-Back for the final instalments of our expedition along the Route of Wind and Wool.
Leh is gentle pandemonium, but this is an overstatement really because it is more a case of Michael and I being overly sensitive to every horn, four-wheeled vehicle, and body that comes close to us. As is so often, I have the urge to simply bolt back into the great silences where I can hide and my mind can function with the winds and stones as my guide.
We have a day of exploring the city’s old trading quarter. Pashmina is everywhere; on signs, in heaps of colour, and on the mouths of locals. It is still alive, this luxury wool off the backs of goats. None of its luster has been forgotten nor lost.
This ancient Himalayan capital and its automobiles and structures make me quite ready within an hour – after a shower – to head back ‘up’ into the hills with our supplies and a pack of mules. But first, we must wait and allow for Karma, Tashi, and Kaku to enjoy the temporary sites, sounds and little luxuries of the cities. Part of journeying in a group knowing needs, taking what’s needed, and then moving along when ‘everyone’ is keen and clean.
West out of the city our reunited team heads. Then, up the Phyang Valley we head bending up into a green series of villages that sits like a beacon amid the dry desolation. The valleys become tighter and once again there is that feeling that we are embraced and protected by these elements and landforms.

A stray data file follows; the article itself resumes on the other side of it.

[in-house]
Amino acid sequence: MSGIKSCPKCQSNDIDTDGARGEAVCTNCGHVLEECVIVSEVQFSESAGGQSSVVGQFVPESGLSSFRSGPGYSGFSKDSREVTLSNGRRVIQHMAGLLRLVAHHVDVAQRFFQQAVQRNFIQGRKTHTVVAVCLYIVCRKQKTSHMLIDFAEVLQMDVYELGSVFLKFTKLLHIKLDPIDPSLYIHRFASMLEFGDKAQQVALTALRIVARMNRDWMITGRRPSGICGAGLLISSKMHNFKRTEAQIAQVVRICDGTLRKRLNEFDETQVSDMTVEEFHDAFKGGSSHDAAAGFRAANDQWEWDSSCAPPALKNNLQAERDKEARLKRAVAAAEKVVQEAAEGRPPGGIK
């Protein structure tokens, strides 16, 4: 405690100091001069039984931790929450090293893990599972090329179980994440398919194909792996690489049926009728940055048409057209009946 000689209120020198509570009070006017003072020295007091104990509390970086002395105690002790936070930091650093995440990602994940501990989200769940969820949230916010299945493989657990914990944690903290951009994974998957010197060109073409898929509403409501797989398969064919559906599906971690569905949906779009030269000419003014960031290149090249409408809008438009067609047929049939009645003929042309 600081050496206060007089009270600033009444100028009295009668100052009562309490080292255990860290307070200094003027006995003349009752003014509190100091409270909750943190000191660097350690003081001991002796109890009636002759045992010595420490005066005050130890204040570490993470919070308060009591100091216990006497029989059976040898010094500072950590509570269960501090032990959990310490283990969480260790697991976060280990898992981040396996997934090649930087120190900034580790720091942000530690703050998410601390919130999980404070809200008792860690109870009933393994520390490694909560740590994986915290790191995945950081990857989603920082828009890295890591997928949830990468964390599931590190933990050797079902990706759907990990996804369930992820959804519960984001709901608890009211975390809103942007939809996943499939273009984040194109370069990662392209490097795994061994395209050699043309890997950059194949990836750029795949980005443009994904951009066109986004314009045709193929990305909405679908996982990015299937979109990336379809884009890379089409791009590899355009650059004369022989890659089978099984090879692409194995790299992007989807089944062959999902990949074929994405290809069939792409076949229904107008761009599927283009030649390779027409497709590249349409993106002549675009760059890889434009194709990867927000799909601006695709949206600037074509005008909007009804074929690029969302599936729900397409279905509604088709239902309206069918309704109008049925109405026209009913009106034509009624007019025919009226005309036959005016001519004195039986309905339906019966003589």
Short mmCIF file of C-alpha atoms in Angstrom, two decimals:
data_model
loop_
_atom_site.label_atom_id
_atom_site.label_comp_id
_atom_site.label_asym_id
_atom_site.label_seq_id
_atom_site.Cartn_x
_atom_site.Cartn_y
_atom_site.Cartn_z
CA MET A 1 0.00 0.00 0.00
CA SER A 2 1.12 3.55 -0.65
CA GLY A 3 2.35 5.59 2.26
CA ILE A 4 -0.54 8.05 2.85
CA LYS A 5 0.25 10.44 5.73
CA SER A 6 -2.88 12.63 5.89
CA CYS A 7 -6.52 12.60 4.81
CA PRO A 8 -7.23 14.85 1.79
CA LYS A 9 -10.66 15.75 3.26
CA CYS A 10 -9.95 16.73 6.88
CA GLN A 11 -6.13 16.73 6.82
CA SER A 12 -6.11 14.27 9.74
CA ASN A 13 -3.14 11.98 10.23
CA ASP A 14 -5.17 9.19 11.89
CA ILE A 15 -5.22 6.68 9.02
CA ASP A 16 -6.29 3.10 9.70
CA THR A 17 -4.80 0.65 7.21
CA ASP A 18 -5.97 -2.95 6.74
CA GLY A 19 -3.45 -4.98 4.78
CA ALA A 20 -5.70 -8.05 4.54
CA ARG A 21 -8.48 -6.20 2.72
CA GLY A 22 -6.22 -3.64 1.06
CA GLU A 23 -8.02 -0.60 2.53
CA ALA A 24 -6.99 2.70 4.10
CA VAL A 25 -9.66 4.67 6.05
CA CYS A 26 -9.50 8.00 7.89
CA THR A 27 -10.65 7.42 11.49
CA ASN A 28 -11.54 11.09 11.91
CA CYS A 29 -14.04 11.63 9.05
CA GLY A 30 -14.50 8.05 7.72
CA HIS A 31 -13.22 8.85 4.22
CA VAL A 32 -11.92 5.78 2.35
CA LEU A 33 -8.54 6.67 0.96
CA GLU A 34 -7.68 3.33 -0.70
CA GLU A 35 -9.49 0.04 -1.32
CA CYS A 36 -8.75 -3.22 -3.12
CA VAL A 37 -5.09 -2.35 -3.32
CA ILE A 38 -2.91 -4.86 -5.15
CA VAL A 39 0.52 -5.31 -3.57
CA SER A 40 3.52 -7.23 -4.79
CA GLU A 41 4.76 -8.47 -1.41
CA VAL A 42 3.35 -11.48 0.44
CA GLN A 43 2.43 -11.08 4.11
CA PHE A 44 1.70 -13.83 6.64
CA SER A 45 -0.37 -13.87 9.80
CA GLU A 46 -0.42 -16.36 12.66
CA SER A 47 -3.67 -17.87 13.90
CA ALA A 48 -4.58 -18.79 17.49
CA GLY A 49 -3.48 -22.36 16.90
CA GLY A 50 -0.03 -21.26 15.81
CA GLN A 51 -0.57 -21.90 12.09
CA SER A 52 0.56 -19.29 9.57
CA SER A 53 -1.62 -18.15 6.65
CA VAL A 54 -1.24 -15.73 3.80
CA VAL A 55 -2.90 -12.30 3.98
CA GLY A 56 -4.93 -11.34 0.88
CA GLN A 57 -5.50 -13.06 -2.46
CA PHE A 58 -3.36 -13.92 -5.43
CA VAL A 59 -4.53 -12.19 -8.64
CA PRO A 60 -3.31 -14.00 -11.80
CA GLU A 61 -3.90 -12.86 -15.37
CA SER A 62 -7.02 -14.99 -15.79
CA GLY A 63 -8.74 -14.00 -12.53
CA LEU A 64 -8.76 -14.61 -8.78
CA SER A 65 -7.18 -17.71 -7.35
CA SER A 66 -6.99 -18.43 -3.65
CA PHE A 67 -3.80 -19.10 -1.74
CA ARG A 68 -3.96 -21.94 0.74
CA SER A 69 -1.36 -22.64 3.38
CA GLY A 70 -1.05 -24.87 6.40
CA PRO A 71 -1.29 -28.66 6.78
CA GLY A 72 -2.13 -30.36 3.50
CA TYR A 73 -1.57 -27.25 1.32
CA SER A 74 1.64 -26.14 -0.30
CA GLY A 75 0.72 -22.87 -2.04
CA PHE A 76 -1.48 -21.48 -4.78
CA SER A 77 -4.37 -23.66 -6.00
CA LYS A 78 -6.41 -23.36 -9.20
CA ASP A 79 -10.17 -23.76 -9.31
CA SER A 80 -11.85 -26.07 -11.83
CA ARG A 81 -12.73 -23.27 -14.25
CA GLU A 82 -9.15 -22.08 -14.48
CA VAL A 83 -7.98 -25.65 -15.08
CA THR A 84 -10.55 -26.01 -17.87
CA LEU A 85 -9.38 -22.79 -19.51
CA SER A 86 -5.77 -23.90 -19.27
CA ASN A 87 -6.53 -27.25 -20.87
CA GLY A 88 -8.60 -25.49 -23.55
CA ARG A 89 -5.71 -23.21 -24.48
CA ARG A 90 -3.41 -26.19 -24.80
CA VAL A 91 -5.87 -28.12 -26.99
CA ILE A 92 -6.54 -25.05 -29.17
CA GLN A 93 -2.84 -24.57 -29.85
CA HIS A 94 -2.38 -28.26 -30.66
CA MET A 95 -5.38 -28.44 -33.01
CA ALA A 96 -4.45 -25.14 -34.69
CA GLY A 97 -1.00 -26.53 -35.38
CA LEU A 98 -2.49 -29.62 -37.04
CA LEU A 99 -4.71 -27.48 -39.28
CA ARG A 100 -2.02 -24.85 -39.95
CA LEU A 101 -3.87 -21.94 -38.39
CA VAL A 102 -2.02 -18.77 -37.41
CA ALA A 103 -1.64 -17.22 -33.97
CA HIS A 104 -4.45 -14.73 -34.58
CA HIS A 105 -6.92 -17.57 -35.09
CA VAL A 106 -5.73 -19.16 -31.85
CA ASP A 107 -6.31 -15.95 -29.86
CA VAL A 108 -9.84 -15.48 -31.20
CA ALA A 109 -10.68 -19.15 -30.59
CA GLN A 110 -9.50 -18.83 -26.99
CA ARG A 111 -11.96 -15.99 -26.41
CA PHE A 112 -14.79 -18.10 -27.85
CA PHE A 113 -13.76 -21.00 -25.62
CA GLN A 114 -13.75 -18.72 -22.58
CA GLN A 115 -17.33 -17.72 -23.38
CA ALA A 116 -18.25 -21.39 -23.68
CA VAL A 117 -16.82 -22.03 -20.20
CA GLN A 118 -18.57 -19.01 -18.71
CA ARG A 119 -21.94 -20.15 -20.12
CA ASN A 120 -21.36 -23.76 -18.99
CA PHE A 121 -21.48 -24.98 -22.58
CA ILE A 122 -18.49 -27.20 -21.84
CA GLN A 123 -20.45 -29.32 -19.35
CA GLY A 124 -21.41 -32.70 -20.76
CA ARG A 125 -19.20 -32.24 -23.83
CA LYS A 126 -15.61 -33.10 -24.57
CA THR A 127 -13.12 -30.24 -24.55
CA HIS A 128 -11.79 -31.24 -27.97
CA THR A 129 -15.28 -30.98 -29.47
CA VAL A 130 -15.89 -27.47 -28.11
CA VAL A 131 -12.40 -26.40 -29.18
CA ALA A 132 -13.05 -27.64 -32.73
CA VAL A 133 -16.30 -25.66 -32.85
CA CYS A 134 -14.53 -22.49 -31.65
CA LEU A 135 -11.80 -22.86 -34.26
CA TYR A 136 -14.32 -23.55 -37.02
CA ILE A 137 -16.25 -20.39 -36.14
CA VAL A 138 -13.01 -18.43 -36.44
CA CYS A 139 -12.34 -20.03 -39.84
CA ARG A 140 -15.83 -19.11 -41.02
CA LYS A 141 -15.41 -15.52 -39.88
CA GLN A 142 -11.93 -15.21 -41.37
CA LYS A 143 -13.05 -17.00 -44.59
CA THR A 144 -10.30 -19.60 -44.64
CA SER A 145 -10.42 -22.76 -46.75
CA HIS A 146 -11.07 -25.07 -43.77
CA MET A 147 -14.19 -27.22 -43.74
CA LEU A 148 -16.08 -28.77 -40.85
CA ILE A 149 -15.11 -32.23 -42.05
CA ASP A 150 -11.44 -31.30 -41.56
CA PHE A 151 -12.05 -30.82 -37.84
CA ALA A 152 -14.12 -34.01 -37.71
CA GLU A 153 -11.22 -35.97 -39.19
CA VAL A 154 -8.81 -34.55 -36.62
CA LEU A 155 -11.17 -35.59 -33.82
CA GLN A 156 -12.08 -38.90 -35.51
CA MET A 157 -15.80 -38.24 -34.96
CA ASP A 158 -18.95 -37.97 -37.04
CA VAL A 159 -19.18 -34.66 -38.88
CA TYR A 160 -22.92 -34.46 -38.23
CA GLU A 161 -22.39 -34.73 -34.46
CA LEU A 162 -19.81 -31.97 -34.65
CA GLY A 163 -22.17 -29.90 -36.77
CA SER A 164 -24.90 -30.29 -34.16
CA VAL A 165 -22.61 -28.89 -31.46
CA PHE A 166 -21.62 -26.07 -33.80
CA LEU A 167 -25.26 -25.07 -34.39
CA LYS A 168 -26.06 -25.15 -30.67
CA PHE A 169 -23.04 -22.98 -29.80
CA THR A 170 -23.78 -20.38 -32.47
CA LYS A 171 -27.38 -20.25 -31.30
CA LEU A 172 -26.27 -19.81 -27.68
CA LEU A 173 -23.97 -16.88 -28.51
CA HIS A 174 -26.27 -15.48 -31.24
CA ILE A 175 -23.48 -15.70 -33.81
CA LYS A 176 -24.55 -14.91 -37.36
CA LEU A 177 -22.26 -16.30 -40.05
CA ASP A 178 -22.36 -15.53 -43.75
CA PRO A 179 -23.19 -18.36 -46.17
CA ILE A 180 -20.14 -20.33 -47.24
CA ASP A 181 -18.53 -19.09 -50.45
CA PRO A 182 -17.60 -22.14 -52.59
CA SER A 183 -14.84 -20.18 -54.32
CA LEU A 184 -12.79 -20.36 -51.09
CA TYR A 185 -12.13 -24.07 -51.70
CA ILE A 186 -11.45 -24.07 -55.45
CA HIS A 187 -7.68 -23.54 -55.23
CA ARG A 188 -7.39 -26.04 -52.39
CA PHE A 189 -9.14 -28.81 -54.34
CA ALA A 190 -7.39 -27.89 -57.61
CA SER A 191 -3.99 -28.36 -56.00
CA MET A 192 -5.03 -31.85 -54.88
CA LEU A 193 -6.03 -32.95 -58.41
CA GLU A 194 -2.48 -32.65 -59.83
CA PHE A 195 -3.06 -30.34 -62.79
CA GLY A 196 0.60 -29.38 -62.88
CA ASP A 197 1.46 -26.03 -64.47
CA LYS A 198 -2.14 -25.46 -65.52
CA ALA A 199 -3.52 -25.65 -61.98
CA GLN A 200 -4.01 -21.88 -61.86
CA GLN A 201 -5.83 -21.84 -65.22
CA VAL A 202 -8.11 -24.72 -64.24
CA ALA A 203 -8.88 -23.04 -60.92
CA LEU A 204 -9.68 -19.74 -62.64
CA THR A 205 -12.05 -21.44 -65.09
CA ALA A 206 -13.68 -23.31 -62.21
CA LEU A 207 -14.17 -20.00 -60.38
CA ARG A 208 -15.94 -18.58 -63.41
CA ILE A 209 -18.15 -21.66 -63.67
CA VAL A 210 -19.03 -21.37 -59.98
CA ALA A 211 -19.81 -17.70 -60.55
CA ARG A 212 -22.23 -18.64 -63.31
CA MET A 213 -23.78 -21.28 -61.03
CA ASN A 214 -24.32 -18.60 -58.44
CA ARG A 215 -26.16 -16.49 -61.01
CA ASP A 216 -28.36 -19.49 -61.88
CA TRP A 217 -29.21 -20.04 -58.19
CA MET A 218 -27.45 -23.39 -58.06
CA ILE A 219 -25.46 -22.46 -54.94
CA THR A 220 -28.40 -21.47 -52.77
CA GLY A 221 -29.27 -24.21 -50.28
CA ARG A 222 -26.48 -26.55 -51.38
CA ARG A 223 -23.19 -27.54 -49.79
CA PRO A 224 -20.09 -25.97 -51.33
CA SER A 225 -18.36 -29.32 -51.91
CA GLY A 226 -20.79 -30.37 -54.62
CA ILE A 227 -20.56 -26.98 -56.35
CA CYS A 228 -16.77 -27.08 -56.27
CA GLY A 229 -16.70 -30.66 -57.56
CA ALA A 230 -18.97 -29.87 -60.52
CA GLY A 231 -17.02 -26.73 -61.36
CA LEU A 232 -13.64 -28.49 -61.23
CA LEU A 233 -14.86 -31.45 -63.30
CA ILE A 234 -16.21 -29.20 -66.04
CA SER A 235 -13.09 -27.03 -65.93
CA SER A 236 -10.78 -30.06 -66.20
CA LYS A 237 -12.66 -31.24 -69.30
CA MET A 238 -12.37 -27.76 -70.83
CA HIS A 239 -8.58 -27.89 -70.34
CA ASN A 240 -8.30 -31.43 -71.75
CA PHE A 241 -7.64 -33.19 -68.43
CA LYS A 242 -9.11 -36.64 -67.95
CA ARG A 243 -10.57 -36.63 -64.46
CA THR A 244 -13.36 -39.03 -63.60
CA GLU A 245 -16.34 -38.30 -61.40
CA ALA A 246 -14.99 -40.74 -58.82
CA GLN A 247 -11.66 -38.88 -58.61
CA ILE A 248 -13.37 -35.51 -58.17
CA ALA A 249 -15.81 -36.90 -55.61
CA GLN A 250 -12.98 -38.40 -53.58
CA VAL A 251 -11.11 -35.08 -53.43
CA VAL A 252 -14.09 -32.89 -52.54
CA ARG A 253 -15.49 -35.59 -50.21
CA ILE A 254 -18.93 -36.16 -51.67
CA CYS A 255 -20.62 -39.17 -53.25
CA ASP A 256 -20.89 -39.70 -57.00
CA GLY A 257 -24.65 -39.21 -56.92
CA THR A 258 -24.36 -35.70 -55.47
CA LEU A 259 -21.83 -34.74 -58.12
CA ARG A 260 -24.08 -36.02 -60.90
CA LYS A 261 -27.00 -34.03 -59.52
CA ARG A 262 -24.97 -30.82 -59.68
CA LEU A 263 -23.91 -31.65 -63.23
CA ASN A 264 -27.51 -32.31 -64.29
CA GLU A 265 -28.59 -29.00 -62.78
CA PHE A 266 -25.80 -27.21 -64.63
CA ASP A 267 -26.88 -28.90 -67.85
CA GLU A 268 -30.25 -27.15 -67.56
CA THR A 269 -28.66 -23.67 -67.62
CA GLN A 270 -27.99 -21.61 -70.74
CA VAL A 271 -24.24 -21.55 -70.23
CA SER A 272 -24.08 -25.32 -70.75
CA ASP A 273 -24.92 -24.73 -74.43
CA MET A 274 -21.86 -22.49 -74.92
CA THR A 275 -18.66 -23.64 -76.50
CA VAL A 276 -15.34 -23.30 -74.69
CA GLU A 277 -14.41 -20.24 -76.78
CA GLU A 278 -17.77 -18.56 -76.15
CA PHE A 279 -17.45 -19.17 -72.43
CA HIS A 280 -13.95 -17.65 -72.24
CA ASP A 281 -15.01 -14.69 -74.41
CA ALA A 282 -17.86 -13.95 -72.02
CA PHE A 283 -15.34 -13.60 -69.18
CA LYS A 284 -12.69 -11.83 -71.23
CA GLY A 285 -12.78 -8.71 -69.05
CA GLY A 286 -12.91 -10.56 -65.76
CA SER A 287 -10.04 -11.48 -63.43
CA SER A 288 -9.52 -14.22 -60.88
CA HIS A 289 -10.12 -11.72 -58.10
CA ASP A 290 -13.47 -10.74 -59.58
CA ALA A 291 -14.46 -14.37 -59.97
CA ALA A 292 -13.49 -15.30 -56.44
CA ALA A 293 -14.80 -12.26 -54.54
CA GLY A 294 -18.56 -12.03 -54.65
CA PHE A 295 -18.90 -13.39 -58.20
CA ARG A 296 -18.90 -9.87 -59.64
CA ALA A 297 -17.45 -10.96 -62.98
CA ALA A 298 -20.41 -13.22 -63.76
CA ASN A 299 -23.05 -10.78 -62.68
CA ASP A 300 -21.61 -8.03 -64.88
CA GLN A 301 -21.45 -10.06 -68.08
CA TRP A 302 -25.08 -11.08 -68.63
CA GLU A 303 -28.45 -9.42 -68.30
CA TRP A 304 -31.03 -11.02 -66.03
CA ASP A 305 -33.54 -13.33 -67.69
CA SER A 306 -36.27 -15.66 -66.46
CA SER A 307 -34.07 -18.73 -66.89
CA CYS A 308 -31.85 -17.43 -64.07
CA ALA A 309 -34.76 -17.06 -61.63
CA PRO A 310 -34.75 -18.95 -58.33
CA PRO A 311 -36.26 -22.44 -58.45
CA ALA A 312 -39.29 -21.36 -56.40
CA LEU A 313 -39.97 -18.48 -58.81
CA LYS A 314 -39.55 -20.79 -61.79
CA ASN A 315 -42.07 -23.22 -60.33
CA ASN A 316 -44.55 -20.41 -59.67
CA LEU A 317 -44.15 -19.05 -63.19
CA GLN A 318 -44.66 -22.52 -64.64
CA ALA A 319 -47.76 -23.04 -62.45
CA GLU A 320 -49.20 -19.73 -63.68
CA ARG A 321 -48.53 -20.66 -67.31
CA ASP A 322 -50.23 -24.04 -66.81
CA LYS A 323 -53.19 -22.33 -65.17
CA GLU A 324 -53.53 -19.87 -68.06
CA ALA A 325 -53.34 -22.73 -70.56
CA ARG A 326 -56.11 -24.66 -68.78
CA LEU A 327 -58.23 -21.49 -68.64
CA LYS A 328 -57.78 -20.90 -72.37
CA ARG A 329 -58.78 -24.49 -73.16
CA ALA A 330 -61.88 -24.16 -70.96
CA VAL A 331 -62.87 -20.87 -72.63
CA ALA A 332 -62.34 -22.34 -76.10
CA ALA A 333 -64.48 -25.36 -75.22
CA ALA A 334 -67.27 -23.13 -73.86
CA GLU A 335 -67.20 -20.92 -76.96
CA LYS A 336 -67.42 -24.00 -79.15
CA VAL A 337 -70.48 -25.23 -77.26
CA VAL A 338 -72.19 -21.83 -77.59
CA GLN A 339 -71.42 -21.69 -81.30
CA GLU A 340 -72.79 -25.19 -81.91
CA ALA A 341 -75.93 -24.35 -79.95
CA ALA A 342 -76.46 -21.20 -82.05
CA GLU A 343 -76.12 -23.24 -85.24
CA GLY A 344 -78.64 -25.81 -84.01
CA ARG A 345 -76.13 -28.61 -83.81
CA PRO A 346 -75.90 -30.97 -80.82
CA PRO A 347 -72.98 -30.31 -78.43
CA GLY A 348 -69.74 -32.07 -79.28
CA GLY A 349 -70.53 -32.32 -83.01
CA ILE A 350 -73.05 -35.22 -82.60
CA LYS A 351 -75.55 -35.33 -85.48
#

Sadanand is gone and in his place we have a man who in some ways is the antithesis of our lined – and missed – warrior. Neat, quiet, with a voice that seems to disappear in the wind, he and his horse team are a team of apparent perfectionists. Understated, careful in movements, and almost dainty movements this muleteer and his charges are almost clinical.
Kaku is newly shaven and looking far better than the rest of us. Karma, unchanged as always is showing only the merest hint that he is once again content with our return to the route and the mountains. The only change in Tashi is that all clothing that he wears is completely clean and the few valiant whiskers that had been attempting to grow over the past weeks have disappeared. Michael and his hunger to be up in the mountains are evident.
We move up and the altitude’s wide effects is hitting the team for whatever reason. We are not higher, nor is the route more difficult. Altitude’s effects are not simply height alone. Air pressure, metabolism, and temperature all seem to be playing at various team members. Our horseman is another epic character as it turns out, but his ‘epic’ qualities are linked to an understated competence and knowledge of his horses and of the land rather than Sadanand’s bulletproof, iron entity. There is no grumbling from this new muleteer and his horses and mules genuinely seem to enjoy his company. He needs not scream or even threaten. Gentle little sounds and soft sympathetic looks maintain our animals’ pace.